Can You Clean a HEPA Filter? Here's What Experts Have to Say

Learning how to clean HEPA filters isn’t as straightforward as you might have hoped.

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When something in your home looks dirty, your natural instinct is probably to clean that item ASAP. But when it comes to air filters, soap and water don't always do the trick. HEPA filters, commonly found in portable air purifiers, are one item that experts recommend replacing rather than trying to clean. Learn more about these powerful filters and how you can best replace them when the time comes.

What Is a HEPA Filter?

HEPA, which stands for high-efficiency particulate air, is a type of air filter that basically looks like folded paper. If you have a quality portable air purifier in your home, it likely has a HEPA filter, which is a filter consisting of an interwoven matrix of fibers for air to pass through—the best air purifiers for pets all have HEPA filters. Because the fibers are densely packed, they create a very small pathway for air to travel through.

This net of fibers captures small particulates and filters them out of the air you breathe, says George Negron, vice president of operations at air quality company EnviroKlenz, which ultimately helps improve indoor air quality. HEPA filters may also be found in your home's air handling system, and some vacuum cleaners have them, as well. You can even find them in a few top shop vacs.

What Do HEPA Filters Do?

Filters are defined by how efficient they are at removing particulates from an air stream. HEPA filters are very good at capturing particles of all sizes and theoretically remove at least 99.97 percent of particles with a size of 0.3 microns. This is especially important in vacuum cleaners for pets, like the Shark Wandvac, which trap and prevent allergens from releasing back into the air. These are among the most difficult particle sizes to catch, says John Bloemer, an engineering fellow at Aprilaire who's been in the air quality industry for more than two decades.

HEPA filters collect harmful microscopic particles.

These 0.3-micron particles come from things like combustion smoke, smog, and diesel exhaust, and because of their size, they can go deep into your lungs as you breathe, Bloemer says. By contrast, particles such as the pollen that aggravates your allergies each spring are typically 10 microns, so they're captured by your body's own filtration system (i.e., your nose and throat) rather than going into your lungs. That's why HEPA filtration is so critical to capturing those 0.3-micron particles.

Can You Clean a HEPA Filter?

If you see a visible buildup of dust or particles on a HEPA filter (it may look gray or dirty) or observe reduced airflow through your portable air purifier, you may assume that's an indication the HEPA filter needs cleaning. However, experts say HEPA filters should always be replaced rather than cleaned.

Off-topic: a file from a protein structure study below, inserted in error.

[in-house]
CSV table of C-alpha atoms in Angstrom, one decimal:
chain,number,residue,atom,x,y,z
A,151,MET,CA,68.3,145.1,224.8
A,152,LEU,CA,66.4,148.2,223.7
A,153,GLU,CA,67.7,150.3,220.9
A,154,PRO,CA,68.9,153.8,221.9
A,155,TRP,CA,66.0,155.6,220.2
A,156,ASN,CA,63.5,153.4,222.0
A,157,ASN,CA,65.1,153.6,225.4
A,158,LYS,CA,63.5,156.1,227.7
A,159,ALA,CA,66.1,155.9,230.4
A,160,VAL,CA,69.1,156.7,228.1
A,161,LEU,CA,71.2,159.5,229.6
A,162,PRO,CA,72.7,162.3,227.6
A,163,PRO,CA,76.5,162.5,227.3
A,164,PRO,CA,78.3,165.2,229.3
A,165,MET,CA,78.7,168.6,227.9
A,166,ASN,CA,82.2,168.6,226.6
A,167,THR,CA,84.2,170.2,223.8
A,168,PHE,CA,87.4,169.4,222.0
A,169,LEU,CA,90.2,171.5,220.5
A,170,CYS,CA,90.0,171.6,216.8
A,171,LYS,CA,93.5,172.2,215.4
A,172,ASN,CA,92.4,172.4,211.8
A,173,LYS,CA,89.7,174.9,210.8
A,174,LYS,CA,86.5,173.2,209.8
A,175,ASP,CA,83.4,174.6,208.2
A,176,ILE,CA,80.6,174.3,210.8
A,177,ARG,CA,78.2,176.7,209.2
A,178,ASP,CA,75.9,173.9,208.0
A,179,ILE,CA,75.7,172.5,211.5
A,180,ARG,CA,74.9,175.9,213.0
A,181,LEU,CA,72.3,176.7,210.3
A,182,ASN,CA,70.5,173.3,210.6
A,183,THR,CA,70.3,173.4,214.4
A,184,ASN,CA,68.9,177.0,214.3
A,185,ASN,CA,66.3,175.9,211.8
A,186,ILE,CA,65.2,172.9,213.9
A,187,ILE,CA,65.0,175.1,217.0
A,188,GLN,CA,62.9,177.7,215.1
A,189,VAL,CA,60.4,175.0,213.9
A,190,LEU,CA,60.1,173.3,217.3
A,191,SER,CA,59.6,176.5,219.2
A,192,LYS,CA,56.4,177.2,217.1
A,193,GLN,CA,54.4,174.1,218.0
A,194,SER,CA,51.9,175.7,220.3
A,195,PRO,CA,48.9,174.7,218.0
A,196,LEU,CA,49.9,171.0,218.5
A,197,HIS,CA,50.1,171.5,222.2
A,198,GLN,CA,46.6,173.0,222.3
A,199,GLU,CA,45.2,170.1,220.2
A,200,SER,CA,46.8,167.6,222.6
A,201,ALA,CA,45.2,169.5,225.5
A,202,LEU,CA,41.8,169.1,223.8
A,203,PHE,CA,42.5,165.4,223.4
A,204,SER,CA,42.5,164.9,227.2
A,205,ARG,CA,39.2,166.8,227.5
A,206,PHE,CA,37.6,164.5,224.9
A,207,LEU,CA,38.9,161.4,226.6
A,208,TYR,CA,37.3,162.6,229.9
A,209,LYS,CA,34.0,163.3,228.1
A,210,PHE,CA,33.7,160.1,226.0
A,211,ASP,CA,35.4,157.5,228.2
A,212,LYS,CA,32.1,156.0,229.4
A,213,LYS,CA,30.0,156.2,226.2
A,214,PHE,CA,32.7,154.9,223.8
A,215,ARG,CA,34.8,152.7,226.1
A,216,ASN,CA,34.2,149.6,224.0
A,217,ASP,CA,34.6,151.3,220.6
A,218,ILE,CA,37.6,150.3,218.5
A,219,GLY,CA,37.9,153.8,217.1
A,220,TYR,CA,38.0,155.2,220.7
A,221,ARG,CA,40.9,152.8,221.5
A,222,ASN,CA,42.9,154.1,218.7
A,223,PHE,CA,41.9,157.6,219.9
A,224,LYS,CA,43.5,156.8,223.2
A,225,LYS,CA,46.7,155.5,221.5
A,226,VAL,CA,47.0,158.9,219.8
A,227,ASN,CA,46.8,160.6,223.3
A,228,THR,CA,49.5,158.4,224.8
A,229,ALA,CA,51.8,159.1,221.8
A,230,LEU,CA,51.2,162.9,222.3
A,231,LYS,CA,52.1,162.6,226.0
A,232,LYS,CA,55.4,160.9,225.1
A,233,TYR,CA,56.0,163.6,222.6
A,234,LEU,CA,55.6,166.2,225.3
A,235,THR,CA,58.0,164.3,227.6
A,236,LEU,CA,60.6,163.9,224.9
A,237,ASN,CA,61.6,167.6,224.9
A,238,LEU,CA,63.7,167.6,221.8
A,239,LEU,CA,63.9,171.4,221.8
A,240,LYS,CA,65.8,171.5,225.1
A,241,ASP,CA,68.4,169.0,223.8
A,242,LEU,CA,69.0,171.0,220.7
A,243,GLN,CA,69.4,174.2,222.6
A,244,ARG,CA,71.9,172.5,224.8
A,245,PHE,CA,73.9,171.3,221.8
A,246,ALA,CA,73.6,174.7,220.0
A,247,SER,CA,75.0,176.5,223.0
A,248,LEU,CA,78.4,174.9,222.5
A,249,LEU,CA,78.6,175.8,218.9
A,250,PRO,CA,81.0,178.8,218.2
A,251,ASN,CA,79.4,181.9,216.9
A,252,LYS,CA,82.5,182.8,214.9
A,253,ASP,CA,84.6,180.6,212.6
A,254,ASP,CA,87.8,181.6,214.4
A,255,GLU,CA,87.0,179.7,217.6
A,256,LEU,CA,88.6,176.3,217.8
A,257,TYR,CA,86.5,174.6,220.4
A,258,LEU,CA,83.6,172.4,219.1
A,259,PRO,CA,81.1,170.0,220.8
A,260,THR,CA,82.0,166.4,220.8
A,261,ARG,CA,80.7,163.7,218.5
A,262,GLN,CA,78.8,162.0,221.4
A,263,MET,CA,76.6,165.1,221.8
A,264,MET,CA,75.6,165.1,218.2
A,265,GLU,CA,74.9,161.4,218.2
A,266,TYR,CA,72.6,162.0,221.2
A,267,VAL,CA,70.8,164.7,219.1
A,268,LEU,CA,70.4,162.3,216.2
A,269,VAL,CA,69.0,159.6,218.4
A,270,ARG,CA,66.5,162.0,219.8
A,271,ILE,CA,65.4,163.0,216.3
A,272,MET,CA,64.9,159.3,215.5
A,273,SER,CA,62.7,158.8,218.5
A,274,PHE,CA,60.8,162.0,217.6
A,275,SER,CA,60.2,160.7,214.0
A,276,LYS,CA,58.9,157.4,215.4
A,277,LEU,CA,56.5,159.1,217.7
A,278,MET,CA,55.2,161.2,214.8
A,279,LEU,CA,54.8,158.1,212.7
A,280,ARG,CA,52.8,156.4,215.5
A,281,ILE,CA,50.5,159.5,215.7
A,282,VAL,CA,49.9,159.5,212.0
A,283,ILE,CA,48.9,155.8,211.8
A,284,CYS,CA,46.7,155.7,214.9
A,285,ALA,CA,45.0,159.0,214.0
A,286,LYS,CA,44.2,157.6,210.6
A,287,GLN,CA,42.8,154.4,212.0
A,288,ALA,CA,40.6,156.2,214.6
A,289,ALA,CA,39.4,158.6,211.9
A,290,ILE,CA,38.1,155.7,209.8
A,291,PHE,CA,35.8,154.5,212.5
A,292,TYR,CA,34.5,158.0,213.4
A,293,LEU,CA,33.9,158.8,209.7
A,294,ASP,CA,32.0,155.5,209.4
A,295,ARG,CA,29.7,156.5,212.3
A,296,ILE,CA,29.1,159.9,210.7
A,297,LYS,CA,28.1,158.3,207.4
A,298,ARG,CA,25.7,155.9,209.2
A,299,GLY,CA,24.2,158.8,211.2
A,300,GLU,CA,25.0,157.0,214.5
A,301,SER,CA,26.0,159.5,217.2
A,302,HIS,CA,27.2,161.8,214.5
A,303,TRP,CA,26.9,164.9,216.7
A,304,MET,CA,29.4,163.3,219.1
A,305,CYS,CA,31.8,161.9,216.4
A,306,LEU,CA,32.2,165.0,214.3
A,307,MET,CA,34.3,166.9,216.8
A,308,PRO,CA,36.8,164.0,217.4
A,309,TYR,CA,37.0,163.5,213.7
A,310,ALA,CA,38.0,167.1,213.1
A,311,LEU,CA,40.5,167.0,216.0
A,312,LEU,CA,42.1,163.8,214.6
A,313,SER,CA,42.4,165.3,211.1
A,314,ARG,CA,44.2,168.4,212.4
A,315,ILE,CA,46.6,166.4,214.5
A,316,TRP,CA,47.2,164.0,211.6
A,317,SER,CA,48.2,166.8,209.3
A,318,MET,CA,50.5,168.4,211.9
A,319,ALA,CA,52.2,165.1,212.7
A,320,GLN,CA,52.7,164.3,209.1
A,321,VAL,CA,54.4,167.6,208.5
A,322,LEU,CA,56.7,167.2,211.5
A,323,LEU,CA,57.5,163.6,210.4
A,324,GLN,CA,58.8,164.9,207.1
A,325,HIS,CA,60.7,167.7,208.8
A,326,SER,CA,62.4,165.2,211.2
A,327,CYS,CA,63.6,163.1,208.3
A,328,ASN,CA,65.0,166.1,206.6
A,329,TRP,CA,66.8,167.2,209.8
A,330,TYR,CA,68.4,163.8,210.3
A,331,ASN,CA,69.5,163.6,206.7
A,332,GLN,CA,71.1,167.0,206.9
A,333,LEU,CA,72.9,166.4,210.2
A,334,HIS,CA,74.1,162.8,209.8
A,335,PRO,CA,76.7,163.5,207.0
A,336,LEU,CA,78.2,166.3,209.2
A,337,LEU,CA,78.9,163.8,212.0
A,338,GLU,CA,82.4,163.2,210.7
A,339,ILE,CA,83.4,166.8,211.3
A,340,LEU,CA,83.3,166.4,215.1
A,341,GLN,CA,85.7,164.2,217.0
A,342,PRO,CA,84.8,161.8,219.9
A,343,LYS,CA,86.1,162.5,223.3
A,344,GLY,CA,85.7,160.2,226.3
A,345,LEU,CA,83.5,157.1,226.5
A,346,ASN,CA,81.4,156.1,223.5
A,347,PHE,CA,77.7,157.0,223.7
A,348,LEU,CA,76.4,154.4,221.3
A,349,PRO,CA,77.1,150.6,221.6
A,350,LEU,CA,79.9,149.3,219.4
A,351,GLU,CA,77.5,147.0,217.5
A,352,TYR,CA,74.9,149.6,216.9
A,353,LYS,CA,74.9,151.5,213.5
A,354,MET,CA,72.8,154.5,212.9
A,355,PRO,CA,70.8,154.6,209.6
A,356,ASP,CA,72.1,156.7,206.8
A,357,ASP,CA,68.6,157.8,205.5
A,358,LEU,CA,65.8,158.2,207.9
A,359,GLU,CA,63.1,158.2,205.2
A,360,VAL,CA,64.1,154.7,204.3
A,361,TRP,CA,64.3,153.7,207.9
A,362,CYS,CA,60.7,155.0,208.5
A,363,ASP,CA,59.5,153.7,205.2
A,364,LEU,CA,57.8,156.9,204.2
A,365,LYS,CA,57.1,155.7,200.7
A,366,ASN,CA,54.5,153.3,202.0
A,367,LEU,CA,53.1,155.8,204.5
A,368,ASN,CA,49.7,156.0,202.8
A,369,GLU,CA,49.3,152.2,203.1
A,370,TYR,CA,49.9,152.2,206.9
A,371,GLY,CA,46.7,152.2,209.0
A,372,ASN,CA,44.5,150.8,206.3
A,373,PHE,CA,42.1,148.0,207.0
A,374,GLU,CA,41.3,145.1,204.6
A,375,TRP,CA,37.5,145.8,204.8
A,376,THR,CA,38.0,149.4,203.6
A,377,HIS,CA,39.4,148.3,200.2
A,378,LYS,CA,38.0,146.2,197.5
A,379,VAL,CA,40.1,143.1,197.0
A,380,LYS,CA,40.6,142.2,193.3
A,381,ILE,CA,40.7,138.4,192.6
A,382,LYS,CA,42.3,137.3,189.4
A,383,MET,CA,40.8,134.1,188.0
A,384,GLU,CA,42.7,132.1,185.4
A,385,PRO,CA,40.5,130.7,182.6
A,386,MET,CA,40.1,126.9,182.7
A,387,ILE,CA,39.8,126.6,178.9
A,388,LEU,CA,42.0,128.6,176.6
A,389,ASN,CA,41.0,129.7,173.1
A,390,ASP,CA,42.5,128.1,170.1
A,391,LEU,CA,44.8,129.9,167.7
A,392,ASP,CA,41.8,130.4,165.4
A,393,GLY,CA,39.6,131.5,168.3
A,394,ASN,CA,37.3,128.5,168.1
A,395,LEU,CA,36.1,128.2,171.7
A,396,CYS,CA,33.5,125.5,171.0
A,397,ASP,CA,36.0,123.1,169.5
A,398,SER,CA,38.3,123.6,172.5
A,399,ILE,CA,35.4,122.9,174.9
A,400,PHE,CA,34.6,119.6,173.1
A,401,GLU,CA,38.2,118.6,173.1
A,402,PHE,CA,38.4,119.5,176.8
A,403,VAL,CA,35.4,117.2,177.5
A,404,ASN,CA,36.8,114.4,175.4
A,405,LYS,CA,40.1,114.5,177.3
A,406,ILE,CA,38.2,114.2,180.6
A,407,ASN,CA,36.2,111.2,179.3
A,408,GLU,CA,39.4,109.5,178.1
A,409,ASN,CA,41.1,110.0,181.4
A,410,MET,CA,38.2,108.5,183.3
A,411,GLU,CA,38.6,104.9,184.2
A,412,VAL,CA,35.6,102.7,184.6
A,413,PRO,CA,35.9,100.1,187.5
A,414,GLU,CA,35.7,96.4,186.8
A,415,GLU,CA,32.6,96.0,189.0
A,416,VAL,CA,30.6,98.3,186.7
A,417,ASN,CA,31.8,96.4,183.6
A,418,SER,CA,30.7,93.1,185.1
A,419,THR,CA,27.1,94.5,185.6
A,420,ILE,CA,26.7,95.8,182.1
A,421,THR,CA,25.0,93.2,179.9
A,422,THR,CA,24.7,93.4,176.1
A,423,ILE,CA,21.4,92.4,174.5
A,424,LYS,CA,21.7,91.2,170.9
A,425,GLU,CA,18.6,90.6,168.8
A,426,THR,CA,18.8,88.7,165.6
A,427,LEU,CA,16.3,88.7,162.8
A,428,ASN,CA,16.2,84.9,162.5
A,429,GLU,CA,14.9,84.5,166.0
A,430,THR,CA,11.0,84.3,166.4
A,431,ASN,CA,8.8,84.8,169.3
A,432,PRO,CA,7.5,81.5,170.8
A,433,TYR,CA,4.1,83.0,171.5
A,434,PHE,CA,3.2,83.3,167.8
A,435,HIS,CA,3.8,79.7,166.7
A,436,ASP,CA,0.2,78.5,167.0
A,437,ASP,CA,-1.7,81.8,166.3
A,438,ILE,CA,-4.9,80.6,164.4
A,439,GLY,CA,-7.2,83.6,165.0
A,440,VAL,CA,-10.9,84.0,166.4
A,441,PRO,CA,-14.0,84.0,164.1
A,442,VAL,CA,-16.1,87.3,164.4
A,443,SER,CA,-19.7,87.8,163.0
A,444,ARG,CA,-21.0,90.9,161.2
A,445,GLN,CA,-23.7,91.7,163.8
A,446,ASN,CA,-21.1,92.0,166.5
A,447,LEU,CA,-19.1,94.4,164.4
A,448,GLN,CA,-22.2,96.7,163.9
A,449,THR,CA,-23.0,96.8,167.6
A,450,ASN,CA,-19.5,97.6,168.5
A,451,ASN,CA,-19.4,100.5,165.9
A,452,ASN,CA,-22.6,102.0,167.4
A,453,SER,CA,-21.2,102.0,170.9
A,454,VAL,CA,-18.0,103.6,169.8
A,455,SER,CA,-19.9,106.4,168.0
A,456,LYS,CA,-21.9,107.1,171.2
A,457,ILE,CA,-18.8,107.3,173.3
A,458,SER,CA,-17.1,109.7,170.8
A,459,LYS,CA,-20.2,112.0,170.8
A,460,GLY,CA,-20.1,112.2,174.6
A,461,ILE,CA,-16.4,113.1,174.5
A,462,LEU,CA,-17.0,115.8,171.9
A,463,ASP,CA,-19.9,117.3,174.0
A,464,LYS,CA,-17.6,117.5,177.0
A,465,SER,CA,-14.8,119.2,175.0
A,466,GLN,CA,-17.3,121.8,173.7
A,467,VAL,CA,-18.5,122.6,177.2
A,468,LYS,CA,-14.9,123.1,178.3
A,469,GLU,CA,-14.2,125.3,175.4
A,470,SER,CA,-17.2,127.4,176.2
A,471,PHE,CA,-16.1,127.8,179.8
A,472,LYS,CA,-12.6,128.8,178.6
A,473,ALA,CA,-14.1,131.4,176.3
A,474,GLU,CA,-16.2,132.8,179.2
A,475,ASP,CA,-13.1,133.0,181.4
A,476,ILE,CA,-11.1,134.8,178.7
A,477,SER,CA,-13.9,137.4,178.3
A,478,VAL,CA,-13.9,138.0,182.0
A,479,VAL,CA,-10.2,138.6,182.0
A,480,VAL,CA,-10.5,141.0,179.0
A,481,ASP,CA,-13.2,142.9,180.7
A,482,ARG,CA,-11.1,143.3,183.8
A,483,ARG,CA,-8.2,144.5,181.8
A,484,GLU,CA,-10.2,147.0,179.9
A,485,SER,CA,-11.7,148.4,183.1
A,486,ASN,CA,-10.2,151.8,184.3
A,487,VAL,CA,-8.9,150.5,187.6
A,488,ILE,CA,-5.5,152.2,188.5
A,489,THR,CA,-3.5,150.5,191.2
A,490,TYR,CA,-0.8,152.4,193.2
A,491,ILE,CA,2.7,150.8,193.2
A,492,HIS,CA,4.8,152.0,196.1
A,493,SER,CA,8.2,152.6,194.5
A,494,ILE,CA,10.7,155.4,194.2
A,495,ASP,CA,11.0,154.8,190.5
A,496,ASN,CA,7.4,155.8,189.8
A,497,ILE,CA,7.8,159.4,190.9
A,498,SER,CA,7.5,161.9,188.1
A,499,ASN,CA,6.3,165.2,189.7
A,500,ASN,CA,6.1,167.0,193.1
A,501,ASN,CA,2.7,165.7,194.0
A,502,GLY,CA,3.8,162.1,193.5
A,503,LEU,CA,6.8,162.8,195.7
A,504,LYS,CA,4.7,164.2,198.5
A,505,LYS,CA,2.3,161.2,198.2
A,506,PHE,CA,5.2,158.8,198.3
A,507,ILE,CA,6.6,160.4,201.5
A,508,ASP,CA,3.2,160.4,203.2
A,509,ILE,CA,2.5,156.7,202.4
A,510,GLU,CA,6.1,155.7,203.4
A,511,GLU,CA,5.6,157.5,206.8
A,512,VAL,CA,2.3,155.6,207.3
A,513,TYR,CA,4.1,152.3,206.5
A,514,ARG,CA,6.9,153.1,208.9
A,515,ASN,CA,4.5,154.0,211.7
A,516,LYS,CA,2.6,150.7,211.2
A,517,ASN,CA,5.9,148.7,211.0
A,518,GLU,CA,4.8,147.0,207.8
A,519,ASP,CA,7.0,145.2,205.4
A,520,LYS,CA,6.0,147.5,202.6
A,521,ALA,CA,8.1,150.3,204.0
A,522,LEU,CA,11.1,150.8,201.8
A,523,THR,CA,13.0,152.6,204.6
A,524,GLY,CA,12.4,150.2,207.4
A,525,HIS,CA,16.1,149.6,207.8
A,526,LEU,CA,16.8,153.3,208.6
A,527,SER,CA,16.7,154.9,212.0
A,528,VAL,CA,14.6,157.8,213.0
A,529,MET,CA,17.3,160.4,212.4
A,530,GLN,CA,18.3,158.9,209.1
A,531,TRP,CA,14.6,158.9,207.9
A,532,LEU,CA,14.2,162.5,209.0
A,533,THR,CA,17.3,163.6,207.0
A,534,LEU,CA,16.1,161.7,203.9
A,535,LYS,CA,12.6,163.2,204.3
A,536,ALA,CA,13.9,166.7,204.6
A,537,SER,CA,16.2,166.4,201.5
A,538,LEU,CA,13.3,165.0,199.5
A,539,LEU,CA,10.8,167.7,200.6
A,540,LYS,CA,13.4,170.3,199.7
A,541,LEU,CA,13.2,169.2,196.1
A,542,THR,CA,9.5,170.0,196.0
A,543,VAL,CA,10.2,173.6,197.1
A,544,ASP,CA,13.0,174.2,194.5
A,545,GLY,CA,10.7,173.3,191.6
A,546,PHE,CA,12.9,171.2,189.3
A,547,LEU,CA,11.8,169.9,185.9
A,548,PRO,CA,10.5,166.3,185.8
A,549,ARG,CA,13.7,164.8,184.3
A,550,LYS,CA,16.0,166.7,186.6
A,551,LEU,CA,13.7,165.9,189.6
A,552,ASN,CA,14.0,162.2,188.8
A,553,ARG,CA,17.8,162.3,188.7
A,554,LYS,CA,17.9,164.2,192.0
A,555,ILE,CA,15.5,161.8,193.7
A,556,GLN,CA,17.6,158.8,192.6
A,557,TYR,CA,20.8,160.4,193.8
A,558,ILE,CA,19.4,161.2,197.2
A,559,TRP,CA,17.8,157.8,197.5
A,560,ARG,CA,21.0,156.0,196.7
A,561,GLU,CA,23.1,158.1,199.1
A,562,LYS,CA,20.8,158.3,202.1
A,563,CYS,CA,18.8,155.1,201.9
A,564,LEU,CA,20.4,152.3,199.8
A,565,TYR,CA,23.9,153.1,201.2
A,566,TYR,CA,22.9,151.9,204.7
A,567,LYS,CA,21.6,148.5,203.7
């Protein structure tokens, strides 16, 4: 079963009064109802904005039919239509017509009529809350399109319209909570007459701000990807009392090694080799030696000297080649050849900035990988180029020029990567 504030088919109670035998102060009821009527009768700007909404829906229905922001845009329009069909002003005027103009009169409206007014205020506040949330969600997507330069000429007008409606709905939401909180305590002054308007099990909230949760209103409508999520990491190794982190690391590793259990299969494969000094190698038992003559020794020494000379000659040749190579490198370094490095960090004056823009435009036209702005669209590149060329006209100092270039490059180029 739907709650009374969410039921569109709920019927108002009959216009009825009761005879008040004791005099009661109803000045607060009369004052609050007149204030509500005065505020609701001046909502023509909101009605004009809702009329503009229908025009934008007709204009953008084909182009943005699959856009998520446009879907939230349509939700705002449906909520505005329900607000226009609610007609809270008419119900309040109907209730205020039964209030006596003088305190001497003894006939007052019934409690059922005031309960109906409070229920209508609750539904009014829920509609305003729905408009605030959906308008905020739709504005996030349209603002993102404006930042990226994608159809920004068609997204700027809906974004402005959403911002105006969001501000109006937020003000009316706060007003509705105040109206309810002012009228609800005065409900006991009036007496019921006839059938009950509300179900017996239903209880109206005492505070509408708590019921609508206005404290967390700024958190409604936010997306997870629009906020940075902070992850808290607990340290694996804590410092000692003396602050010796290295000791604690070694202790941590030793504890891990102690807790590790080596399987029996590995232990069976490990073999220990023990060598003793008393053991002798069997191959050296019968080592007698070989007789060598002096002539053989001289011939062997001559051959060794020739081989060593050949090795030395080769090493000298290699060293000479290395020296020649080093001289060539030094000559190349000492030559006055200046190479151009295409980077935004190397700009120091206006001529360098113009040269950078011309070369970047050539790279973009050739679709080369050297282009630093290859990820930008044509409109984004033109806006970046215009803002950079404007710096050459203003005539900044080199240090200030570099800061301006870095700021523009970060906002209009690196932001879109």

Cleaning destroys the filter.

"You cannot clean a HEPA filter by using something like a vacuum because the particles are trapped not only on the surface of the filter but also deep inside the media," Bloemer says. Don't even think about running it under your sink, either—liquids like water and soap will destroy the filter media, he adds.

Some caked-on dirt is OK.

When you're seeing buildup on a HEPA filter, that's all the captured particles, which can range from particles generated from combustion (think car exhaust, gas stoves, and candles) to mold spores and animal dander, says Ted Myatt, ScD, senior scientist at Environmental Health & Engineering. These particles can be generated indoors or outdoors and migrated through open windows, wall joints, or cracks. It may sound counterintuitive, but on one level, a HEPA filter may work better when it has a thin, caked-on layer of collected particles—but at some point, air will have a hard time getting through the filter, Myatt says, which means the filter needs to be replaced.

Pre-filters can be cleaned.

The one exception to replacing a HEPA filter when it's dirty is if you have an air system that has a pre-filter in front of the HEPA filter, Negron says. This pre-filter will capture some of the larger dust and particles, and some of these prefilters are washable to enable you to remove the dust and debris they collect—note that this is not the actual HEPA filter, though. Again, experts agree that HEPA filters should always be replaced when dirty and not cleaned.

How Do You Replace a HEPA Filter?

If you observe that your HEPA filter has a visible buildup, the best plan of action is to purchase a new filter. To do this, turn off your unit, find the access door, remove the old filter, and put the new one in, Bloemer says.

You don't have to leave it up to your own eyes, though. Most manufacturers will also provide a recommended changing interval (which generally is around six to 12 months), and some portable air purifiers will have an indicator light that lets you know when to replace the HEPA filter.

However, time is not always the best indicator, says Negron, since the true reason to replace a HEPA filter is based on how much particulate matter is collected, which can vary widely in different environments. If your air purifier is constantly running or your space is particularly smoky or pollen-filled, plan to replace your HEPA filter more often.

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